Cees Spronk, Plastic surgeon, leader of the team
Peter Houpt, Plastic surgeon
Robbin Thieme Groen, Anaesthesiologist
Geke Hoeksma, Anaesthesia assistant
Geesje Bonhof, Anaesthesia assistant
Fatima van Klaveren, Operation assistant
Sandra van der Broek, Operation assistant
Marthe Houpt, Communication advisor
Neeltje Spronk- Mulder, Deputy Fardipur foundation
Ellen Meerman, Trainee Plastic surgeon (author of the report)
Hospital: COCIN Hospital and Rehabilitation Centre, Mangu
It took a long time before all the visa were okay. Eventually we could collect our passports and visa on the day of departure at Schiphol, but a day before departure we were told that three passports were missing. Fatima, Geesje and Marthe cannot travel together with us, so on Saturday morning we travel from Schiphol via Frankfurt to Abuja with an incomplete team. Cees and Neeltje had left a week earlier to Mangu. At the airport everything goes smoothly. We were asked if we had medicines. We had, but only for our own use. Sandra shows the Customs Officer the packing list and then we can move on without even having to open our suitcases. Cees, Kefas and two drivers meet us and we continue our trip by bus. After one night in Abuja it takes us six hours to reach Mangu the next day. The crowded dual carriage way of Abuja does not seem to have any traffic rules apart from the one that drivers who blow their horns loudest seem to have right of way. After some time we reach the quieter roads of Plateau State. Every now and then we reduce speed for a road block, where soldiers with arms let us pass without asking questions. On Sunday afternoon we arrive in Mangu. Neeltje meets us in the newly built guesthouse (financed by the Fardipur foundation), where Phoebe has prepared a delicious dinner. We are glad that the trip went well.
On Monday morning a rooster wakes us. Life in Mangu starts early, when the sun comes up. In the operation theatres, where everything is covered in dust a part of the team begins with cleaning and unpacking the suitcases that we brought from Holland. Each person has two suitcases of 23 kilos each, which we packed with operation material, stitches and bandages. The doctors of the team go to the policlinic, where people queue to be selected for the operation. This ‘screening’ takes the rest of the day. One by one the patients are seen by Peter or Cees, and later by Robbin. Patients who can be operated are put on a list and get a date when to return. With most patients we can communicate well in English. Cees manages to speak some Housa and if we miscommunicate Kefas or het nurses translate. I weigh the patients and make X-rays. I’m deeply impressed by the many small children with burns contractures in several stages. I cannot image how much pain these children must have suffered. We see patients of all ages with several types of schisms. I have to get used to this, because in Holland all split lips are closed before the age of one year old. We see boys with hypospadias and some patients with sexual ambiguity, a few other congenital deformities such as syndactylism, duplication of fingers and macrostomia. And we see patients with tumours, sometimes enormously big, among which a number of neurofibromes (benignant but destructively growing tumours) and many keloids (the abundant growth of scar tissue).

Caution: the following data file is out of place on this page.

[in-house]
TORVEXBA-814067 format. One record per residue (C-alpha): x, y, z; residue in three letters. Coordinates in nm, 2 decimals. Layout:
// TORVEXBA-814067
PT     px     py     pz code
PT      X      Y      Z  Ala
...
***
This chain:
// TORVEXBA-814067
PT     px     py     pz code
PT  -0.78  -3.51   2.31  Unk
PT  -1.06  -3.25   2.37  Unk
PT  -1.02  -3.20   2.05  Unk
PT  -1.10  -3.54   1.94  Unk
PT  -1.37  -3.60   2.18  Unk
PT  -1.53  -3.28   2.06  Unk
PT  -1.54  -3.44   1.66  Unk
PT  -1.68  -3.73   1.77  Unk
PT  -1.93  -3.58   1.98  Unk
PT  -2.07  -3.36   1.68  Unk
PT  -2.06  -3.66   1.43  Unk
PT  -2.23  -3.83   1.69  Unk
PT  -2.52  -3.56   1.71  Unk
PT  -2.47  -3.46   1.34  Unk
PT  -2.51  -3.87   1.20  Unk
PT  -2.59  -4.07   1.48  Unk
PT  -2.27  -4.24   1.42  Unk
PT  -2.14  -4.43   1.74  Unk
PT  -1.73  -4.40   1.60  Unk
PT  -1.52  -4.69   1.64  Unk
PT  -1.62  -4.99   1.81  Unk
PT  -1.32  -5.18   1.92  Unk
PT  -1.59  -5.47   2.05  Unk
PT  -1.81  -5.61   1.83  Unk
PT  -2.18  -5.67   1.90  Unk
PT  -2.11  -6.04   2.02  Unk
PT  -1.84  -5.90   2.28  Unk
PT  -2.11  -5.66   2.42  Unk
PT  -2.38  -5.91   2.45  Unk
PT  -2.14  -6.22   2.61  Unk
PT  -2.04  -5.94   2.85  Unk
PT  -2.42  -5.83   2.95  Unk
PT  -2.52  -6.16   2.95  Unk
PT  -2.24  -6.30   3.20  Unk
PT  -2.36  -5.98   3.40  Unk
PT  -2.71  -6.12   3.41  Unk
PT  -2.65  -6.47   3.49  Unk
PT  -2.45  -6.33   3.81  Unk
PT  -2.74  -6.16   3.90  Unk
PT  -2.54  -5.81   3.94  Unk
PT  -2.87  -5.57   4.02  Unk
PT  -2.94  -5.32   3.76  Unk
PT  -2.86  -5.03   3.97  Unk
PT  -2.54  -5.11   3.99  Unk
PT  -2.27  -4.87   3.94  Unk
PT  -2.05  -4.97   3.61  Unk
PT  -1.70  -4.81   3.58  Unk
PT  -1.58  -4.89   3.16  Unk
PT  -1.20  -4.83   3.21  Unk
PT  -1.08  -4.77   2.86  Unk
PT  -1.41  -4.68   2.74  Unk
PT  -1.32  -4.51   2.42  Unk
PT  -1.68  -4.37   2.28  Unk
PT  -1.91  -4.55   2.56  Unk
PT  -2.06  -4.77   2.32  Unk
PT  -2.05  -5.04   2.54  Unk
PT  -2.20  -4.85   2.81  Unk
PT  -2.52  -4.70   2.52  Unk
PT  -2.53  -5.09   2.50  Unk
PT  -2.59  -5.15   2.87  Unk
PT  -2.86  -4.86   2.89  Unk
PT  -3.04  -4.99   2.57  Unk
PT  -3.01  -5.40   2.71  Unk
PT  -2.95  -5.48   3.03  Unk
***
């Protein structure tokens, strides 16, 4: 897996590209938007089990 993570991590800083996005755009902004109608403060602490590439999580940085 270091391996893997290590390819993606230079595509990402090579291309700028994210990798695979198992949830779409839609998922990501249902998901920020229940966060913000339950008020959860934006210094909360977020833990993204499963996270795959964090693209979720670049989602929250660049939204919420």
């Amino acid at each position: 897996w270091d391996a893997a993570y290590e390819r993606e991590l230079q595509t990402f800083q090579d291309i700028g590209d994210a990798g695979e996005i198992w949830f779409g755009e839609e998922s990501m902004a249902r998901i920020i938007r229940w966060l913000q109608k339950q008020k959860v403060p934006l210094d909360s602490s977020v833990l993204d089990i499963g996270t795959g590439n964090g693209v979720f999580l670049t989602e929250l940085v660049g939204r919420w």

Long queues for the screening
Cees sees one of the many patients with burns contractures
The first operations are planned for the next day. At first this is exciting: does all the equipment function properly and how is the cooperation with the new members of the team? Fortunately everything goes well. A power cut causes some panic as the anaesthesia machine gives no oxygen, but after manual respiration the power machine is switched on and the operation could be completed successfully. In the evening there is good news: Fatima, Geesje and Marthe were given temporary passports with visa. They can leave on Wednesday and so on Thursday the entire team is complete in Mangu.